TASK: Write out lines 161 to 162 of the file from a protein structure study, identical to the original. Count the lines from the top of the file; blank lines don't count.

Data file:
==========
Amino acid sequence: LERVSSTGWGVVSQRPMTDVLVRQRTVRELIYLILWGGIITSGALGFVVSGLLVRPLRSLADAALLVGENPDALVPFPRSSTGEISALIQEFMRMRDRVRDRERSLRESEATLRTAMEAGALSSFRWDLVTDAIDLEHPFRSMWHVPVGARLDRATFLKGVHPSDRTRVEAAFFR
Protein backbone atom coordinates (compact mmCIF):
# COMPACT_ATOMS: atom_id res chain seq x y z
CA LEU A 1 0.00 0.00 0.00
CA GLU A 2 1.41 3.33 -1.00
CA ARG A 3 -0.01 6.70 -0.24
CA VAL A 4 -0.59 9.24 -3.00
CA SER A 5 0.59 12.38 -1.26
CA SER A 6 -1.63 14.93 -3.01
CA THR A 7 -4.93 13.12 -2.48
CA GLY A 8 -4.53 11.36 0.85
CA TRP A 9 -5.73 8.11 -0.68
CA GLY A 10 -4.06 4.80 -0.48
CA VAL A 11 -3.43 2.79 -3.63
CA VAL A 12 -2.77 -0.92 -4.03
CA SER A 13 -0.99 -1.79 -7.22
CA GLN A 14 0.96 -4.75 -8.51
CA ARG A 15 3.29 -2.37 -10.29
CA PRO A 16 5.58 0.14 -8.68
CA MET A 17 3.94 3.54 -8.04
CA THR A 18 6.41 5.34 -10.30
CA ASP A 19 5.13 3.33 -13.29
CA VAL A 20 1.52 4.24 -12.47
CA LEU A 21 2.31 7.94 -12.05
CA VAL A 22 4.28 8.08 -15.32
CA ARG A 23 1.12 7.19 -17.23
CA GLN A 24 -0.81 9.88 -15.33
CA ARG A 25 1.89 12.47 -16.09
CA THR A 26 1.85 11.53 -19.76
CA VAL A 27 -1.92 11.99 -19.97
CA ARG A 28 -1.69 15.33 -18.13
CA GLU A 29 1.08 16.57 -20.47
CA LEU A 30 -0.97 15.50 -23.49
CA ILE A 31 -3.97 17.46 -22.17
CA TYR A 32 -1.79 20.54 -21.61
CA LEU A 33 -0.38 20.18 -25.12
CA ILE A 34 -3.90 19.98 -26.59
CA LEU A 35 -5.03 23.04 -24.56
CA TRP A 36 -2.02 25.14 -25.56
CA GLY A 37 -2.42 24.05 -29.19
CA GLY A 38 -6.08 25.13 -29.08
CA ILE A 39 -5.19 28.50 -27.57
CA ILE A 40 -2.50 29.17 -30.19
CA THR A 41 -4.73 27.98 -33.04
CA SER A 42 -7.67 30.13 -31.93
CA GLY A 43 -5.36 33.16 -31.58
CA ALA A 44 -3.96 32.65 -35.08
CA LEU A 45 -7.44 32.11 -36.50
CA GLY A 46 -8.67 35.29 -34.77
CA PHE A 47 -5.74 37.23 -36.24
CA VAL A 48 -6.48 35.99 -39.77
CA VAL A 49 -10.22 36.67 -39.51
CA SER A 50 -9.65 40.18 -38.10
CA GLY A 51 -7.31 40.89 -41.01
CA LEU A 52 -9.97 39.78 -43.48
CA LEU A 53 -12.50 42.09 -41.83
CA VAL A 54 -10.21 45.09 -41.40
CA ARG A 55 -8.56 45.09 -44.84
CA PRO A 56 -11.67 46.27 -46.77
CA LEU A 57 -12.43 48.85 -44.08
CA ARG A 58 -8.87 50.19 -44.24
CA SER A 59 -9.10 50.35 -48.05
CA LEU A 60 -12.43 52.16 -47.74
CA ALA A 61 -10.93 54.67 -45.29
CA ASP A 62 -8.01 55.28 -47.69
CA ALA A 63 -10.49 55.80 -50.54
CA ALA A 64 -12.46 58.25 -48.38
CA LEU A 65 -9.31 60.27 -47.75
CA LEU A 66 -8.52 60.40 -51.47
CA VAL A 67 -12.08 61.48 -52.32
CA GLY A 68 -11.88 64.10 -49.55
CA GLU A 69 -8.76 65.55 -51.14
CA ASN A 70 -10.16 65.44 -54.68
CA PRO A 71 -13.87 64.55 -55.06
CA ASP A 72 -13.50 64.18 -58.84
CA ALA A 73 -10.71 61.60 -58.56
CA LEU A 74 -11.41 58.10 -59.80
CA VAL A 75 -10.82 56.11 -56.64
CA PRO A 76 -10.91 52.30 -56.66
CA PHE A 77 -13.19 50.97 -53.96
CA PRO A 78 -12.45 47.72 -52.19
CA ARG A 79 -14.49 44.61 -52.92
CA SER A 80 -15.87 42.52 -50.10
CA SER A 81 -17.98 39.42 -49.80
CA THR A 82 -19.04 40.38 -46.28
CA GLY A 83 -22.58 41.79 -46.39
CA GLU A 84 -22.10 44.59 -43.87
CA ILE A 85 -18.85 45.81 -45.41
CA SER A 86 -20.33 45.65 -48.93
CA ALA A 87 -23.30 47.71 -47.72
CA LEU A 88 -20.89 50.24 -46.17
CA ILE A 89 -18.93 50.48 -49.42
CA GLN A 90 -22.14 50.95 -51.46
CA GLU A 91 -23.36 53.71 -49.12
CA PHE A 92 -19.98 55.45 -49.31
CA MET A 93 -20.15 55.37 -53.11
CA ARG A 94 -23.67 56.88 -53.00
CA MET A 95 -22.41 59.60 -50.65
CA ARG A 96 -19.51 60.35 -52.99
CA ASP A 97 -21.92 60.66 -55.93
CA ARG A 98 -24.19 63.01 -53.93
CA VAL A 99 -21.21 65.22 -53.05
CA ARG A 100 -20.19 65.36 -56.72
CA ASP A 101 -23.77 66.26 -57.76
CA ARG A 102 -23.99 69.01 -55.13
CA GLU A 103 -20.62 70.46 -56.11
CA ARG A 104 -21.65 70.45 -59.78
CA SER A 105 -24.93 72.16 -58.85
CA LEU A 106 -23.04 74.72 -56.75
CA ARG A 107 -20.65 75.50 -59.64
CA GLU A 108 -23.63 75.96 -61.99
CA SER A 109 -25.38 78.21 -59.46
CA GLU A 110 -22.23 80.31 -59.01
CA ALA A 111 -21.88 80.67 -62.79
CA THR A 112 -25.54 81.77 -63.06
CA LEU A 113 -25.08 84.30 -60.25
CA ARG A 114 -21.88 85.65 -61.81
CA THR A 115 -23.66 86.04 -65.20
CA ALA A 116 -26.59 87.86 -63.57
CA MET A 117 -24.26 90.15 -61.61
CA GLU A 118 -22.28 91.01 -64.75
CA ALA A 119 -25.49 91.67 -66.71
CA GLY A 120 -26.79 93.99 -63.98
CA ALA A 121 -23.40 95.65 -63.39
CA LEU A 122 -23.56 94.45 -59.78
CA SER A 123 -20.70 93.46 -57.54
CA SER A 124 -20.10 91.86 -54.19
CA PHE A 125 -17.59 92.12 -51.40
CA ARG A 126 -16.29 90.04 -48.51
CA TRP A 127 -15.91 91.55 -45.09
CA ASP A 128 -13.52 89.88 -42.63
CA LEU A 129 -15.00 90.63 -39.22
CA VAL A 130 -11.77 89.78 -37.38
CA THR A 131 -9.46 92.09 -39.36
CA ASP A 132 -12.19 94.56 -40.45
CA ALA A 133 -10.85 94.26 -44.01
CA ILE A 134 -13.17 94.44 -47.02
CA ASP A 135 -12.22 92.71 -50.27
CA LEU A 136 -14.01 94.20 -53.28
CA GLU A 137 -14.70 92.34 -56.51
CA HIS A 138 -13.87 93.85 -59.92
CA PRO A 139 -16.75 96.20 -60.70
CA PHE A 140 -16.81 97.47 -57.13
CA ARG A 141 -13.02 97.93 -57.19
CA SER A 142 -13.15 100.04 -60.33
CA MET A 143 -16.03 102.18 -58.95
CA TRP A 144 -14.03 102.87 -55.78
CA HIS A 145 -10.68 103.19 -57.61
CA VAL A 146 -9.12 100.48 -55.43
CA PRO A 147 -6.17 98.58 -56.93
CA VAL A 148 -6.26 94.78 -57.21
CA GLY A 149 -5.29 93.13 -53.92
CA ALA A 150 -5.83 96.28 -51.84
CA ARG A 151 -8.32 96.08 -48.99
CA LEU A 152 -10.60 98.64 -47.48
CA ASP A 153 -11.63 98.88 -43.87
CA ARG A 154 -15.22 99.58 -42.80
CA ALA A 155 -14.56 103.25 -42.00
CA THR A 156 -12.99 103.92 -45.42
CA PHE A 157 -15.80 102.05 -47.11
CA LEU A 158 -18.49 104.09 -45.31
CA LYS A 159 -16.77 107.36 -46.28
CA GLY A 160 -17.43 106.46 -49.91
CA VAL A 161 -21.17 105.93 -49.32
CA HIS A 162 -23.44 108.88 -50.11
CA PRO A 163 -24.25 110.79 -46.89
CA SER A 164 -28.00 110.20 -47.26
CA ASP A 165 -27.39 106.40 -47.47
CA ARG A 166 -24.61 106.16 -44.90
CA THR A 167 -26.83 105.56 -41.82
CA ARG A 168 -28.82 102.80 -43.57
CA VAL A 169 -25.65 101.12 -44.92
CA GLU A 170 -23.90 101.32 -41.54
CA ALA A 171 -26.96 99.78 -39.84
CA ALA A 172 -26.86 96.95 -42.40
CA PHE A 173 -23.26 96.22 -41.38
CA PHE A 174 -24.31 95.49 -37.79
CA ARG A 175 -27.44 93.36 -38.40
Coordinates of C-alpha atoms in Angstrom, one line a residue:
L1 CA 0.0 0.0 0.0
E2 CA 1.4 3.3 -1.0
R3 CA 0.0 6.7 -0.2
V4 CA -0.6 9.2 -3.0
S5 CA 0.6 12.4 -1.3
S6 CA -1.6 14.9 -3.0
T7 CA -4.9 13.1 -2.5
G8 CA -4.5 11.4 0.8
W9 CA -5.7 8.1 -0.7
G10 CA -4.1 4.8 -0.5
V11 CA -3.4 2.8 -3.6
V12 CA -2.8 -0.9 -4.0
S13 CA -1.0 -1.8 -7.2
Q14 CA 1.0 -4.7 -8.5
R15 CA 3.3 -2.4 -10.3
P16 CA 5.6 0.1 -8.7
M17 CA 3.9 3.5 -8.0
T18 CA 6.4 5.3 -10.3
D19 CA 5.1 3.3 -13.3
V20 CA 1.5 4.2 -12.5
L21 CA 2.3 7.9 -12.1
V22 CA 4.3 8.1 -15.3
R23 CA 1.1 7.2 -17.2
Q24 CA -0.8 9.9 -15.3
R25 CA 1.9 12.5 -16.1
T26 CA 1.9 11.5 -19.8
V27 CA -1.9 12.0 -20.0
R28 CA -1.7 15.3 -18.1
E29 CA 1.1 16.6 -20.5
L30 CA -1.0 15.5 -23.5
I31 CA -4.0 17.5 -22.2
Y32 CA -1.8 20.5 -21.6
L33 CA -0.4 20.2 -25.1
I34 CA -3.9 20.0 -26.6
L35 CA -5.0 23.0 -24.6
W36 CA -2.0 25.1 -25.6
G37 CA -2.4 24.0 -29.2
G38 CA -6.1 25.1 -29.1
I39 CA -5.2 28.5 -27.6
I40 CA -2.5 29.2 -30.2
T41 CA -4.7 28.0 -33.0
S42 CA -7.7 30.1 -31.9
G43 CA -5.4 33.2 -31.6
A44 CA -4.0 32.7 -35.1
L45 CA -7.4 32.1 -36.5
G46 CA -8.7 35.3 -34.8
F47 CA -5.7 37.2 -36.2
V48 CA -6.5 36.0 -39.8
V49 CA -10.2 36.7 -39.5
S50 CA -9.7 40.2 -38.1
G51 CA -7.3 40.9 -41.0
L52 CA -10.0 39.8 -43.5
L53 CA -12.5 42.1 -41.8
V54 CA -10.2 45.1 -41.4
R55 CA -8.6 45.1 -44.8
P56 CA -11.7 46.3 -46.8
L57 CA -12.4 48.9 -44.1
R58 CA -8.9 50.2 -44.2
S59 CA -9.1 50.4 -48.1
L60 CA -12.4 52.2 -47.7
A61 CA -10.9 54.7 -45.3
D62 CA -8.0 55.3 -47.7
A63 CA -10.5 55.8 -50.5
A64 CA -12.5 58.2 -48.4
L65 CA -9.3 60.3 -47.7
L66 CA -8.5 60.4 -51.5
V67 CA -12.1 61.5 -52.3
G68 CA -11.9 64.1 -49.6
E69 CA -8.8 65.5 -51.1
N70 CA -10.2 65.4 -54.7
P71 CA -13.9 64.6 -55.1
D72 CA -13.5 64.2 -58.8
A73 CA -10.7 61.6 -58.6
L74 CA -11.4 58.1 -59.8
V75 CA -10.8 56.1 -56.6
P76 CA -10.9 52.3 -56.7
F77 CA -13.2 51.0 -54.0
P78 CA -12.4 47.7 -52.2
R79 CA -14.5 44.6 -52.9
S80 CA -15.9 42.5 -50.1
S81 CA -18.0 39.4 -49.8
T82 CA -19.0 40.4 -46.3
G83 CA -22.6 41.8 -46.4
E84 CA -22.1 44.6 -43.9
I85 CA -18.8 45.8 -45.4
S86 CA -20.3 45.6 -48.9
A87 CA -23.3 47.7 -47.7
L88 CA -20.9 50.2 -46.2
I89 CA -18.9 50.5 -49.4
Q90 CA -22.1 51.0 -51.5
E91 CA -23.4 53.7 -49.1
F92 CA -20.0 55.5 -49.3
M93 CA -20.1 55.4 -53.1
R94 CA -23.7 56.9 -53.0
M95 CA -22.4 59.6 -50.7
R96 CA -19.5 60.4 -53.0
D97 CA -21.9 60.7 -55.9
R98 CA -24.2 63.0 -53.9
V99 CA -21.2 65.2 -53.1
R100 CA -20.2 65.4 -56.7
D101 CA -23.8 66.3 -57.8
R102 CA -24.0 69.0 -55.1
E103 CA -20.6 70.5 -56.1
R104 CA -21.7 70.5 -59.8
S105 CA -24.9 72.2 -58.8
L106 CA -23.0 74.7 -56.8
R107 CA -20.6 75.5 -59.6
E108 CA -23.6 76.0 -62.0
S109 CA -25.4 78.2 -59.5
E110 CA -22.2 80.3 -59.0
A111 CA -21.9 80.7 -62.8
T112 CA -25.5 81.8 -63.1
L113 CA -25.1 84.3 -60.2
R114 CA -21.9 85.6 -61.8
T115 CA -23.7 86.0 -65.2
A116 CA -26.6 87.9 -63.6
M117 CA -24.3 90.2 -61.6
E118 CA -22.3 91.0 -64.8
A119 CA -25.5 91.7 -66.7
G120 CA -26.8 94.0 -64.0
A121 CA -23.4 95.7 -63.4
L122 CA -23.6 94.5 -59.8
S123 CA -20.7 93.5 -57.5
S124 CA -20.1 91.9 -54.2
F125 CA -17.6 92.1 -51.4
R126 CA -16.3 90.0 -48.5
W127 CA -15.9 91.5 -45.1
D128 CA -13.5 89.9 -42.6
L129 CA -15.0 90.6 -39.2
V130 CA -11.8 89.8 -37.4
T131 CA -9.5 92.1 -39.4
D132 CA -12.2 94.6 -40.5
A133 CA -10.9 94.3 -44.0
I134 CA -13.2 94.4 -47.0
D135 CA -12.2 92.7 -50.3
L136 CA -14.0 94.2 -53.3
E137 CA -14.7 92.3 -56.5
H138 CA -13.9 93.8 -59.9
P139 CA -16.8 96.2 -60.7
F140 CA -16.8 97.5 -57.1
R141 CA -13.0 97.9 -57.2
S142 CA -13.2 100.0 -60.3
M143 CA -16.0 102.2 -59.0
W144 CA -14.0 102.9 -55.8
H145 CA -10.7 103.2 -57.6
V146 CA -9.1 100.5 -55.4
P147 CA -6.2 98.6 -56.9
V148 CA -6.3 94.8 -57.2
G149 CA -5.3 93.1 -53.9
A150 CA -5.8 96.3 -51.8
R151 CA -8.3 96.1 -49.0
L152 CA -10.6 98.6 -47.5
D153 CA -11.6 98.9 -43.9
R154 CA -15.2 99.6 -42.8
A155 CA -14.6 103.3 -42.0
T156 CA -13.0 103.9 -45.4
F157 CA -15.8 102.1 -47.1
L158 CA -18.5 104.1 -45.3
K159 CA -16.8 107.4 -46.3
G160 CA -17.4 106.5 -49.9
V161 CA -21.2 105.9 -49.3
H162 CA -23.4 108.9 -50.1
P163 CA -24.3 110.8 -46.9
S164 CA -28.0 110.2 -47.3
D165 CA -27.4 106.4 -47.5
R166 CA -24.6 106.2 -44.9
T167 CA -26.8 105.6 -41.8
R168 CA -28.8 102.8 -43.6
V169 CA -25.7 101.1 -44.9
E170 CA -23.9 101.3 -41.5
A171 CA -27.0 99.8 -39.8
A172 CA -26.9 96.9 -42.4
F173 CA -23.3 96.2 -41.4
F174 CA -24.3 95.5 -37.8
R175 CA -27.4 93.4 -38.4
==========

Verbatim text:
CA LEU A 158 -18.49 104.09 -45.31
CA LYS A 159 -16.77 107.36 -46.28